Hello from Eponaquest,
We have been working to reschedule programs postponed by the ever-changing coronavirus situation around the world. Linda and Dr. Rebecca Bailey have announced the new dates for the Healing the Herd: Connection Focused Therapy (Germany) program — September 16-20, 2020. The information for this program and the new dates for other rescheduled workshops will be posted to the website shortly.
In the meantime, Rebecca has shared some advice about Covid-19 and safety at the barn and we’d like to pass that on to you (see below).
Wishing everyone safety, good health, and peace during these challenging times.
Eponaquest Office Manager
COVID-19 and the Horse Barn
In the coming days, most of the country will likely be facing what those of us in California are managing today. We are being asked to “shelter in place”. This means we are being asked to stay in our homes for all but “essential” activities. Now, arguably too many of us, essential activities include seeing and caring for our horses. Because not everyone in the non-horse world would agree with our definition of essential, it is up to each of you to discover the parameters of legally leaving your house. If the pandemic continues to spread you can bet that it may get harder and harder to justify a trip to the barn. In some areas, it may be considered illegal. But let’s just say for today you have a green light to go to the place you love the best.
Here’s what you need to know if you go:
Covid-19 does not seem to affect horses. But being with horses does not magically protect you. In fact, it is likely that when we are in our happy place we can lose focus and forget to take precautions we might do elsewhere.
- Most of us know that the virus can stay alive on surfaces which includes all tack, halters, lead ropes, brushes, buckets, scissors, hay hooks, feed bins, pitchforks, shovels, wheel barrel handles, buckets, horse treats and anything you or anyone else touches.
- Don’t forget stall doors, railings, chairs, benches, jump standards, poles, hooks, hats, crops, etc, etc, etc.
- Covid-19 can be on the bottom of your shoe or boot, on your jacket, shirt, and chaps.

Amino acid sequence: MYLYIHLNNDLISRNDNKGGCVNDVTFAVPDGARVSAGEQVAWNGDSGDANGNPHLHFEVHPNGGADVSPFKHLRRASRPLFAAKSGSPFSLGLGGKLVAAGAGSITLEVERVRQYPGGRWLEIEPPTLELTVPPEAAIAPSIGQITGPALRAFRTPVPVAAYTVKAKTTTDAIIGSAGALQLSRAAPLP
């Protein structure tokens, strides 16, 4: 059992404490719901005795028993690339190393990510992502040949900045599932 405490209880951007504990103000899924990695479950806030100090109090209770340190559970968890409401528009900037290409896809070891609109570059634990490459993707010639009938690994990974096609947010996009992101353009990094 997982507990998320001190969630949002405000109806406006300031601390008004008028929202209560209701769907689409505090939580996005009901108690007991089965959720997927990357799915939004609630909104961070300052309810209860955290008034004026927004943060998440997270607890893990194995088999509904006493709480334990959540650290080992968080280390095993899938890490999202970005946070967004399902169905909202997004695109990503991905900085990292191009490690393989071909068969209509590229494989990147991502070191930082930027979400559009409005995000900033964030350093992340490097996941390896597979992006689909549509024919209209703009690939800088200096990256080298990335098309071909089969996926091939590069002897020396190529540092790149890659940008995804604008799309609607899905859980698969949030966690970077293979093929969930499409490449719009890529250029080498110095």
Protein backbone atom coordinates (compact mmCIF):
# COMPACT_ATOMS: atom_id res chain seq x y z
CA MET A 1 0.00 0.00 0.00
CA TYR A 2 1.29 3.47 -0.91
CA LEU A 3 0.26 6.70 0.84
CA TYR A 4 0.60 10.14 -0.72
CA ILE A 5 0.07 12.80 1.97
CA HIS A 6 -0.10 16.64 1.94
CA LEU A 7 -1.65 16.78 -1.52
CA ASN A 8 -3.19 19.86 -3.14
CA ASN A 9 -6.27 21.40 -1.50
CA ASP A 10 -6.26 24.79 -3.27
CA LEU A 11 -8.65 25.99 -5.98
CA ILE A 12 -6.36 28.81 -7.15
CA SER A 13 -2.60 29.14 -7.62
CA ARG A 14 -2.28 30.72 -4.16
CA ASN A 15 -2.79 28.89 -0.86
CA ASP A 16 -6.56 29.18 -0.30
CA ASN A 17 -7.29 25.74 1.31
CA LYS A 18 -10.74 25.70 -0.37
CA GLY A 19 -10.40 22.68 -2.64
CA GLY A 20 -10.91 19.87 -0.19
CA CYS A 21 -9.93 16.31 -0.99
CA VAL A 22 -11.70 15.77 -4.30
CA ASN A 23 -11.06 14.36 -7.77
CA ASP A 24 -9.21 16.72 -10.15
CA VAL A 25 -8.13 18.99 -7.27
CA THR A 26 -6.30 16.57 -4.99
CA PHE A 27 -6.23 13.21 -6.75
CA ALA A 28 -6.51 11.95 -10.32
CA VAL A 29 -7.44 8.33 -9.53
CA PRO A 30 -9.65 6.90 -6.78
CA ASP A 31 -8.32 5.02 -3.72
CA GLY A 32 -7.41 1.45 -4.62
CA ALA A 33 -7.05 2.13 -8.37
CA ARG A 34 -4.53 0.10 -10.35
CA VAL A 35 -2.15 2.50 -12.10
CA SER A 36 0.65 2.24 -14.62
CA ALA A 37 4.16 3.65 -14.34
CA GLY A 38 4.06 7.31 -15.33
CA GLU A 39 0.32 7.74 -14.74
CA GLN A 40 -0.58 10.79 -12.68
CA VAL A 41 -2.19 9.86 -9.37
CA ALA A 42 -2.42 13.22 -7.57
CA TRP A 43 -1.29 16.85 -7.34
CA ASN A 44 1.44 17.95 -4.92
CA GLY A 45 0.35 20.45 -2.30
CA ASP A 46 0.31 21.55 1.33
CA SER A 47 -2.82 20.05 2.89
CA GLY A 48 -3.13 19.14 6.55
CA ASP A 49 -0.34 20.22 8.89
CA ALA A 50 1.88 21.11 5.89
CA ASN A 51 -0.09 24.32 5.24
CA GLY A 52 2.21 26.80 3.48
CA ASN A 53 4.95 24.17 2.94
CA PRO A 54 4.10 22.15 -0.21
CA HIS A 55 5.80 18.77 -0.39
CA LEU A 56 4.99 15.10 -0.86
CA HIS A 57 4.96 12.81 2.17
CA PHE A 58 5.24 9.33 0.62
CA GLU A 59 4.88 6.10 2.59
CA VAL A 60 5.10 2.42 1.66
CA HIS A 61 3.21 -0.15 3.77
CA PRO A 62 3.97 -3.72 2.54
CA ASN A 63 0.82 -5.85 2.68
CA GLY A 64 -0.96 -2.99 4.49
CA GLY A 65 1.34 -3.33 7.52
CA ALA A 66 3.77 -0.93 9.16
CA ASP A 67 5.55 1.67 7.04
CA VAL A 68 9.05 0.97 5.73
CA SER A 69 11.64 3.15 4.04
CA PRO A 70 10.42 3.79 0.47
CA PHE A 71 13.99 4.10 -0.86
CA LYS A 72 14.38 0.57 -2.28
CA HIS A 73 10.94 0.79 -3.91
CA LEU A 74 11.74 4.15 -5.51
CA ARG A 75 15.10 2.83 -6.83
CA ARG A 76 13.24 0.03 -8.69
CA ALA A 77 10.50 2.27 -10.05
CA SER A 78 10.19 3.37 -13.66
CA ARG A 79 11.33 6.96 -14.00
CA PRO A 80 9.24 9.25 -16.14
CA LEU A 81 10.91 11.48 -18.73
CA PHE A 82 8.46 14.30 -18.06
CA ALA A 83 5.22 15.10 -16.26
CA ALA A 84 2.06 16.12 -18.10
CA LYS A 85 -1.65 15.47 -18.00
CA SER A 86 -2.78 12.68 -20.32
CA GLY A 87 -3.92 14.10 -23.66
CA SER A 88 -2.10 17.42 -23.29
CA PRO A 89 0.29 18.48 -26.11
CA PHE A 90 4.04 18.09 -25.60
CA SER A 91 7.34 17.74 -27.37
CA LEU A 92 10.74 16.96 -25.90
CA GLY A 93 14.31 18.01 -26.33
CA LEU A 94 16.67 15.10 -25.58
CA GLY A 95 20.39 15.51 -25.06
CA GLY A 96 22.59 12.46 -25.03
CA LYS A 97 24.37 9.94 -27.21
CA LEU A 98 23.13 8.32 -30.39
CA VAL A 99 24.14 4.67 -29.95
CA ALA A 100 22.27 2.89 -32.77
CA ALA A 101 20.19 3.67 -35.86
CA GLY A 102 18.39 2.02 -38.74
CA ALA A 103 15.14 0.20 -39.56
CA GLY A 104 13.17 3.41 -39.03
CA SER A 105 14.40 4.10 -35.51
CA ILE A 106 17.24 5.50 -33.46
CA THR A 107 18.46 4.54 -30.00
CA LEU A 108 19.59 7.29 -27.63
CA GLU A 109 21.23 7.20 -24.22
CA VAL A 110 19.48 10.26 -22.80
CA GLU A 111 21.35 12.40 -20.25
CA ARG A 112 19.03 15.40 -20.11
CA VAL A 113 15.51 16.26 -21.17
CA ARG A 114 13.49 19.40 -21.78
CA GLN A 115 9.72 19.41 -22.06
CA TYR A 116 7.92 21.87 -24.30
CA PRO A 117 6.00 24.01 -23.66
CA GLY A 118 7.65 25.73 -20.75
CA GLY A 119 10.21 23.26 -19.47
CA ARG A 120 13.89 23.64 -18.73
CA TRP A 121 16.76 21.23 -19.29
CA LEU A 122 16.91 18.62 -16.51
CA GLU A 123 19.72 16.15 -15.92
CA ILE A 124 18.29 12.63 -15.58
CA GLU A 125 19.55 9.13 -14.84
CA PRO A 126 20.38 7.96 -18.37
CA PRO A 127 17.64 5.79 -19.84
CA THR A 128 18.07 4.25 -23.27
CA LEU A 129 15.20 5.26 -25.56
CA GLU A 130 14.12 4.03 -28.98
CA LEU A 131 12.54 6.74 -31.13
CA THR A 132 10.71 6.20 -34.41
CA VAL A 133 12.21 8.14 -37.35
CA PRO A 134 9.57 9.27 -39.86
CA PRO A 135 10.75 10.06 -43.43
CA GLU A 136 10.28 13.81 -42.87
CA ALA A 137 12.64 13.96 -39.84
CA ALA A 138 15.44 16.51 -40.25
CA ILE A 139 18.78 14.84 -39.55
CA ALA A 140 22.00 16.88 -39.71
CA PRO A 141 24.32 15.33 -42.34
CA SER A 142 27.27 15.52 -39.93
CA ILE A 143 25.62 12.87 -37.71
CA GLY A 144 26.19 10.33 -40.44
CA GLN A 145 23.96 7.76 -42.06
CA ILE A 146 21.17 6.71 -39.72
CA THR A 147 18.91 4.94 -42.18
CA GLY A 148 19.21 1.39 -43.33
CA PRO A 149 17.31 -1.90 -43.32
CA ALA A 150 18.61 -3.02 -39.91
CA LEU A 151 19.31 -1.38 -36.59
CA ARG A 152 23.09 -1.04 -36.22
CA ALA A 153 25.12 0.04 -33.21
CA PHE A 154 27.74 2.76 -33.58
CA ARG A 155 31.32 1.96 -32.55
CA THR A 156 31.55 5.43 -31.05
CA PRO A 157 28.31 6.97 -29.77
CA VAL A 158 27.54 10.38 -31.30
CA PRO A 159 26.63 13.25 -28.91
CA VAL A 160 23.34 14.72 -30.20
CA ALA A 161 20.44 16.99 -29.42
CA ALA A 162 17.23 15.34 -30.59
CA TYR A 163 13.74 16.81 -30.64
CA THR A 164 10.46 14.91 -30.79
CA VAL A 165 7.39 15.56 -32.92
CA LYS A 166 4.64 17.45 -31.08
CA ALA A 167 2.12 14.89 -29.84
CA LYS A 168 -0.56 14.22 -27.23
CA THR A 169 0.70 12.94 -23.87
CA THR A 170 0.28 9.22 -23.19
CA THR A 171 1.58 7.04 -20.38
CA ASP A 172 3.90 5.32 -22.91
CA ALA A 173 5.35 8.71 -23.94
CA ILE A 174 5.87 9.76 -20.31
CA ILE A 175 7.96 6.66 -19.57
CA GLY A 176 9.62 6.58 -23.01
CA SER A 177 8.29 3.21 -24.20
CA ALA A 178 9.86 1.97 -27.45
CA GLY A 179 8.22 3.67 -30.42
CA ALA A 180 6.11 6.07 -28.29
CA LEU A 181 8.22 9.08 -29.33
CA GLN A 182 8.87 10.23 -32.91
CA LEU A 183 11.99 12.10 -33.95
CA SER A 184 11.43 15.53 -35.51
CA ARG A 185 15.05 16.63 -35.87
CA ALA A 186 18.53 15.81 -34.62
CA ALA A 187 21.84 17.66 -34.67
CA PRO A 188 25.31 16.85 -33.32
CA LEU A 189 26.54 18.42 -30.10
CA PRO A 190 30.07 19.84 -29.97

- Other high-risk areas include doorknobs, coffee pots and of course toilets and sinks.
What can you do?
- Wear gloves, rubber gloves or ones that can be easily disinfected. Treat your gloves the same way as your hands.
- If you are spending a day at a barn consider wearing a mask, especially if you feel you may have symptoms. It may also serve as a reminder not to touch your face.
- Touching your face is easy to do when you are distracted by engaging activities. Be mindful at all times.
- Wash your hands carefully before and after engaging in any activity at the barn.
- Do not share equipment. Any equipment. Sharing is good but not today and probably not tomorrow.
- If you wore gloves take them off before getting in your car. Throw them out if they are disposable or disinfect them before putting them in your car (preferably in a plastic bag).
- When you get home, dip the bottom of your feet in bleach water before entering the house. Leave your shoes outside.
- Throwing your clothes in the dryer on hot should kill the virus but you may consider washing them as well.
A word for barn managers and horse assistants:
- Be sure to have plenty of disinfectants available in multiple locations. This includes gates into the property.
- Hand towels should be paper and an appropriate closed trash receptacle should be provided. This is not a time to share cloth towels.
- Be sure to wear gloves when emptying the trash.
- Horse handlers, barn assistants and trainers and TF staff should wear either rubber gloves or gloves that can be disinfected. Disinfection needs to occur throughout the day. It is important that clear communication should occur regarding expectations for washing hands and wearing gloves.
- Seriously consider that masks should be worn by horse handlers and assistants. A sneeze or cough could potentially transmit the virus into the hair of the horse.
- Trainers, please remember that 6 feet of social distance applies even at barns. If for safety reasons you need to be closer to your client remember it’s at a risk for both of you, as well as for the community at large. Minimize the risk if you must with masks and gloves.
- If your owners or riders can’t come to the barn due to the sequestering, consider sending videos or posting on social media pictures of their horses being carefully loved and taken care of. That in itself can help the isolation of sequestering.
Lastly, we need to stay calm and remind ourselves that we can keep ourselves and others safe. Please follow guidelines published by the medical experts. Take this seriously as we attempt to flatten the curve. Blame me later if this turns out to be too much. Prove me wrong by keeping the virus away from your barn.
Dr. Rebecca Bailey Ph.D.